28 February 2008

Baking Bread

I used to buy all my bread. Ever since I became pregnant, and heard all about the side effects of many of the preservatives used, I was very careful to buy preservative free bread, but I still bought it. I don't eat that much, so I'd buy two loaves at a time, and freeze what I didn't eat immediately. It would last me about 2-3 weeks before I'd have to buy more. DH is gluten intolerant, so he can't eat it, and we haven't had much success in finding an edible gluten free bread yet.

Then we moved. There are no Brumbies or Bakers Delight bakeries here (those are the two that I know make preservative free bread). The only one is in the large shopping centre, that I try to avoid. This made buying bread a huge hassle, and I was continually running out.

Then one day at the markets, I saw a bread machine. $25, and I got it for $20, so I took it home to make some bread. I know breadmakers are the cheating way of making bread, and I would love to make bread by hand, but with a 3yo, the amount of time needed just isn't an option for me right now. Maybe when she is a little older, and able to follow directions, instead of tipping stuff into the bowl the moment my back is turned.

So far, I've made about half a dozen loaves, so I'm by no means an expert. I suspect I have a lot to learn. I'm just using a bread mix that I found in the supermarket, Lanuke wholemeal, and so far, nearly all of my loaves have been edible. They are a big heavy/moist, but heavenly hot from the breadmaker with butter and strawberry jam!

So, I thought I'd post a bit of a 'how to get started with breadmakers' thing, just for anyone who is thinking about giving it a go, but is unsure.

This is my breadmaker. It didn't come with a manual, so I had a look around online, and managed to find one that is from a more recent evolution of the same model. It has some differences, but I'm working on the fact that the basic procedures are the same.

Firstly, you need to choose a bread mix or recipe. I'm no help here, since I bought the only one that the supermarket had. I plan to try out more mixes, and hopefully eventually go for my own recipe, but this is a start.

Firstly, I like to get everything I'll need together. I put my flour and yeast into jars, since I had an attack of moths recently, but make sure I keep the packet for the measurements. If I happen to forget, my DD has written down what we need in her little notebook: water, flour, yeast. She likes to tick them off as we add them.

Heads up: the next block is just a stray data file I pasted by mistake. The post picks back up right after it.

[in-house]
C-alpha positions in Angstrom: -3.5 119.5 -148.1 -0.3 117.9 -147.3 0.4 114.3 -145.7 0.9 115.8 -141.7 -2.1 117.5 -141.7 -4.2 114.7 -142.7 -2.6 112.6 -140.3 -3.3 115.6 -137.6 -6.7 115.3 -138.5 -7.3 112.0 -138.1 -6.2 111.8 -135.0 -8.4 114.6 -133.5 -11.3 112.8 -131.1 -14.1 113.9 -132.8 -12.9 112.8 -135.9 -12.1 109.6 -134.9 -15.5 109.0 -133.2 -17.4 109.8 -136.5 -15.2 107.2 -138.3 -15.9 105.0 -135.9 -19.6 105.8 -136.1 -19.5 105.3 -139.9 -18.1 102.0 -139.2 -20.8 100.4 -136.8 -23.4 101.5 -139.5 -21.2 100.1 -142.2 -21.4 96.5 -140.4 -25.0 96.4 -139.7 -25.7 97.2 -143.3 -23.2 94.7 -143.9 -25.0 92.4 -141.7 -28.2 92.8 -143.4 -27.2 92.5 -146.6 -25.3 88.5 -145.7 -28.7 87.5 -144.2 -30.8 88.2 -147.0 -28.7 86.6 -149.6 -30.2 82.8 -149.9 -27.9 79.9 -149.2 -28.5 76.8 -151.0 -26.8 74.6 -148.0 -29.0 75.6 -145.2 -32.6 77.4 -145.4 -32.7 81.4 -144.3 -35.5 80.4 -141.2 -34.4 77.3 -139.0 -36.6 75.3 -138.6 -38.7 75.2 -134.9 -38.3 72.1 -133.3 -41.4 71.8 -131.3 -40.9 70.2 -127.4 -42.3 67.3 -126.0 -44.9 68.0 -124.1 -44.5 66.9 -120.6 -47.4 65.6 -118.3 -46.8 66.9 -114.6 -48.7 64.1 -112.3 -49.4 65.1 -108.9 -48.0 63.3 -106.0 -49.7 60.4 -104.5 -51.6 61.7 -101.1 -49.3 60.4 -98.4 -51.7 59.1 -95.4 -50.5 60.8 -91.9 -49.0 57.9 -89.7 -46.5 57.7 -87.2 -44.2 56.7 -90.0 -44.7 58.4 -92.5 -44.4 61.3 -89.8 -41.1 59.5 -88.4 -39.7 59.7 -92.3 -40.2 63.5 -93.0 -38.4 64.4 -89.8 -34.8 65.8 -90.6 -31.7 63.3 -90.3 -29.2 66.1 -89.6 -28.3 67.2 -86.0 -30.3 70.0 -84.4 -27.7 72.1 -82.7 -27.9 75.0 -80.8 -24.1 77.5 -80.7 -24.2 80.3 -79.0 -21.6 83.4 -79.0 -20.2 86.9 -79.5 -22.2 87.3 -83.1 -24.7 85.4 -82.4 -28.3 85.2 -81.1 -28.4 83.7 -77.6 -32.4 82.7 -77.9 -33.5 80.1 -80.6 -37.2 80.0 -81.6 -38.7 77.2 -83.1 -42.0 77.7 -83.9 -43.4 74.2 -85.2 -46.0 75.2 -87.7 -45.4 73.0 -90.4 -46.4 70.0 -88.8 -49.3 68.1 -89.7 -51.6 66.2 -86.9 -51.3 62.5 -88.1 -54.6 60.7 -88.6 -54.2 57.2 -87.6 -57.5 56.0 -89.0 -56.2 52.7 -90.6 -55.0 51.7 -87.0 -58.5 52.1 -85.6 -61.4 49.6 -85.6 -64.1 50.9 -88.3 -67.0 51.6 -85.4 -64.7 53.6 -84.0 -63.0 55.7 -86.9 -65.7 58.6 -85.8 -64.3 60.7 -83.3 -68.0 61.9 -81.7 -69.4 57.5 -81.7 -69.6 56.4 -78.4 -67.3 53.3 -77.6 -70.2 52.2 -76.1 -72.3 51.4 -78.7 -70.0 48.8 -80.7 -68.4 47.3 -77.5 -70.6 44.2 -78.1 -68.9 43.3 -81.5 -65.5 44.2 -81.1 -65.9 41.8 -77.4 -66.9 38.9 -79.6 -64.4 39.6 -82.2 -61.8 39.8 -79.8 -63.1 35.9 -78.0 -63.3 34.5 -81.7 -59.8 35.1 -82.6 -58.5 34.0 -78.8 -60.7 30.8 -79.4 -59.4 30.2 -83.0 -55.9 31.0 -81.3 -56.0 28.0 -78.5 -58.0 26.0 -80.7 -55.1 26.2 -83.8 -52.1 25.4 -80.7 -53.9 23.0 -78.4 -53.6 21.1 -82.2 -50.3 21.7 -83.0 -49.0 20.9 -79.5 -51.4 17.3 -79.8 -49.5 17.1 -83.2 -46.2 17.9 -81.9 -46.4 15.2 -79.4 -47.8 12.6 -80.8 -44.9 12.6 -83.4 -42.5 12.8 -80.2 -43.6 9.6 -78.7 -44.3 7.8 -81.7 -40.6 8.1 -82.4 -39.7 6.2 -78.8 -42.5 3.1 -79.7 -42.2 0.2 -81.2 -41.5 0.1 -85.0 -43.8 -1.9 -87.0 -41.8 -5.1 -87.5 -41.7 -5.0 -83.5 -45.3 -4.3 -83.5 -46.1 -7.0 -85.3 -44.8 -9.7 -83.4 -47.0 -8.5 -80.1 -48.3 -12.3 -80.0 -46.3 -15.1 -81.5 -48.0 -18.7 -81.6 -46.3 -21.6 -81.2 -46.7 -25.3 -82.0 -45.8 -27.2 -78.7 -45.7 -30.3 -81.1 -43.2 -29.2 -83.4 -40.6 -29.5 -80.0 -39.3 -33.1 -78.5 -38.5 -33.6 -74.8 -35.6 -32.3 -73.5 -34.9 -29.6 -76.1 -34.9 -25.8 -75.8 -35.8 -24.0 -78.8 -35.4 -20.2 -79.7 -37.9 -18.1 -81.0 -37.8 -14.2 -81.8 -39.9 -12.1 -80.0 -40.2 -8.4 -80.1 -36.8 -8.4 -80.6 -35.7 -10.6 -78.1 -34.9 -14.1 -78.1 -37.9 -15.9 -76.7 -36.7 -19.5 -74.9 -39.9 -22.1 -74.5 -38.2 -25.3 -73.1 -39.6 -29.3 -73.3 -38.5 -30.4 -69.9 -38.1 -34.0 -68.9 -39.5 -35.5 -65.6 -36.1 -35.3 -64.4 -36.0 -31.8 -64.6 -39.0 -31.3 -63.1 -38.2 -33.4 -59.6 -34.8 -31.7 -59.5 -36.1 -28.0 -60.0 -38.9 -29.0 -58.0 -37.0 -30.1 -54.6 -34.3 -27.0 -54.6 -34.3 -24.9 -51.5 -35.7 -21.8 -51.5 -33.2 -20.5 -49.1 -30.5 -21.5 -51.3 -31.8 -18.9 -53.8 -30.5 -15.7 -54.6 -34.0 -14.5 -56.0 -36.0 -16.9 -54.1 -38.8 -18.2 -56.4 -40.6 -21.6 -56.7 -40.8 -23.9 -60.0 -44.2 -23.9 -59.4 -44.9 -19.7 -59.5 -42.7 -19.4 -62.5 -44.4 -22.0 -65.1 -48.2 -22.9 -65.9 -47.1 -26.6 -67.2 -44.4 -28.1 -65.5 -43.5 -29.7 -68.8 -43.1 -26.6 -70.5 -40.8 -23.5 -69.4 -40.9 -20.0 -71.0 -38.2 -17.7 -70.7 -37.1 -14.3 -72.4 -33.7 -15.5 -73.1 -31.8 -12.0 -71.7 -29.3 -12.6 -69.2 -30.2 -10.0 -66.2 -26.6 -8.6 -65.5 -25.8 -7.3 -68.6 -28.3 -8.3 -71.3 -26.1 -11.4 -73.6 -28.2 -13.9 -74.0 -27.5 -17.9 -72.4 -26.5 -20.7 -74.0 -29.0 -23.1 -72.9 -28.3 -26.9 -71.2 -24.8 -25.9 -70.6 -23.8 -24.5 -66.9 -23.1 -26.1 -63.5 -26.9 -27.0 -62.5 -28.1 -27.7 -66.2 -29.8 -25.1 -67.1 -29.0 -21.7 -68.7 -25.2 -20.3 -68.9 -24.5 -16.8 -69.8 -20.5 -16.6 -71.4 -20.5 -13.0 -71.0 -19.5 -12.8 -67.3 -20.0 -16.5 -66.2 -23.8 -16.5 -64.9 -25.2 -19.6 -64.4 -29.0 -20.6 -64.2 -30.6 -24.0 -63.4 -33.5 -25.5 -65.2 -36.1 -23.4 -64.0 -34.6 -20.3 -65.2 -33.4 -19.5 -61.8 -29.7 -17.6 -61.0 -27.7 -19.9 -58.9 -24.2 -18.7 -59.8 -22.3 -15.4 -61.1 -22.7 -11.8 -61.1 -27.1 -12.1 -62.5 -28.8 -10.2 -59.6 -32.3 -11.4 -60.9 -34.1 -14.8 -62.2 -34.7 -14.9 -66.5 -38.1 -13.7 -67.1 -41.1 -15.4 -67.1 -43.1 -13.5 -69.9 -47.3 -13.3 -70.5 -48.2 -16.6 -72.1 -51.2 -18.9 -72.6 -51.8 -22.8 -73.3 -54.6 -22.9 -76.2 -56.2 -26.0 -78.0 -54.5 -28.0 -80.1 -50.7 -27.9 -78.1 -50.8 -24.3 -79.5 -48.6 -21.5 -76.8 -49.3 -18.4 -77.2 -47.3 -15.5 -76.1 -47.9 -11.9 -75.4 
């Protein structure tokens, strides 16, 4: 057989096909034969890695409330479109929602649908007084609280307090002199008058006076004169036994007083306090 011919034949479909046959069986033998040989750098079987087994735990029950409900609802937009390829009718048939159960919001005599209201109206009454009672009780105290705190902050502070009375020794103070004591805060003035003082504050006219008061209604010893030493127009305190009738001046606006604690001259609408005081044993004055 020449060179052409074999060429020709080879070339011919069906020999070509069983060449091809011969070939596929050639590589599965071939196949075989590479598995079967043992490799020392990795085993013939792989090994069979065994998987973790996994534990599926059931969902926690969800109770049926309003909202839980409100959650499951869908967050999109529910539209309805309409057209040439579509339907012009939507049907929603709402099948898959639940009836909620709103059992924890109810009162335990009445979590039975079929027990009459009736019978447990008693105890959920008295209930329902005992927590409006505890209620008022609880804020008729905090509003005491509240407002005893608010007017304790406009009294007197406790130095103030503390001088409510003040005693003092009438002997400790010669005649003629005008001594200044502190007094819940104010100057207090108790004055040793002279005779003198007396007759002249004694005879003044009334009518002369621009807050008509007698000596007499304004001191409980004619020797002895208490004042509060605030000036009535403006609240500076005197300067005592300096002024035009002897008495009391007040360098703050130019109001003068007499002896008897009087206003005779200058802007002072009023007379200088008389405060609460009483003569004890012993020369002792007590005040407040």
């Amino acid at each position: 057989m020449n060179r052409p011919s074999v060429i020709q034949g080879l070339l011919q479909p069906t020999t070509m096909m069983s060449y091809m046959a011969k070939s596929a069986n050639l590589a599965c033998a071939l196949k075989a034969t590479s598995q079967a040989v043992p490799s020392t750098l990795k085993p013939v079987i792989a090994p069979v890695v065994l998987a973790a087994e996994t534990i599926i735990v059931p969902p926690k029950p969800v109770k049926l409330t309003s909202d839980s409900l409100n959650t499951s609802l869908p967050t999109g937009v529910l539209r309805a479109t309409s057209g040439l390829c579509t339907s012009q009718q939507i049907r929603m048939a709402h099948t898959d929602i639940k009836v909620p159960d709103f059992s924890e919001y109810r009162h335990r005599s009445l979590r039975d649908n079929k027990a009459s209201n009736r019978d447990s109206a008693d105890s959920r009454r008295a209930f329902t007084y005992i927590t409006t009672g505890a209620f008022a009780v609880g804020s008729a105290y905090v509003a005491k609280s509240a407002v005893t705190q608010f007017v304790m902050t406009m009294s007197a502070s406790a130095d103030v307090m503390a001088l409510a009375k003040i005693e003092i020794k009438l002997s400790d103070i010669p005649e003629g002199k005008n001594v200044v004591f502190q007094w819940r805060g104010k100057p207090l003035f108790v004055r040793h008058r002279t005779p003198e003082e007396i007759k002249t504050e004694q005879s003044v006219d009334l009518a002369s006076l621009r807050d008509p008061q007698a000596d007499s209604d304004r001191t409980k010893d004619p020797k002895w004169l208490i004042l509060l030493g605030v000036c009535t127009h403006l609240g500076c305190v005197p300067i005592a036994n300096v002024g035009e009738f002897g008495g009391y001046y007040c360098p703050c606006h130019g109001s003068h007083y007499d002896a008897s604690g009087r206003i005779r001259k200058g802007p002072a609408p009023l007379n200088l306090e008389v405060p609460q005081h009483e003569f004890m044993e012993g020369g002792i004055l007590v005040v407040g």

I also have a good variety of measuring cups/instruments. Apparently you have to be very exact with your measurement in breadmakers. The recipe I use calls for 415ml of water, so I used the graded measuring cup for that. My breadmaker instructions say to add the water first, then the flour, then the yeast in a well in the middle of the flour. That is so that the yeast doesn't begin to activate if you set it on the delay start function. The flour requires 3 1/2 cups, so I use both the 1 cup measure, and the half cup measure (whereas with making a cake, I'd just half fill the 1 cup).

That's all there is to it. Then it goes into the breadmaker, and you press a few buttons, and off it goes.

I like to check on it as it's rising, but be careful not to bump it, or it will sink. At about this stage, the fresh bread smell starts to permeate the house.

3 hours after the initial start, it beeps to tell me it's done. The insert comes out, and the bread sits in it for another 5 minutes.

Then I tip it out onto a rack, theoretically to cool.

But really, so that I can cut slices and slather them in butter and jam, and eat them while they're still hot. DD asks the whole time it's cooking if it's ready yet.

Does it get any better than this?

2 comments:

MyThreeDaughters said...

We want to have a go at making bread in a breadmaker sometime, and haven't really seen it done, thanks.
www.homesteadblogger.com/ourlittlehouseintown

Rinelle said...

It's definately worth giving it a go! The taste of warm bread just can't be beat in my opinion!

I've since discovered though that you get much better results if you use scales instead of the cup measurements. Guess they're just not accurate enough. I just bought a second hand scale at the second hand shops, and it works fine.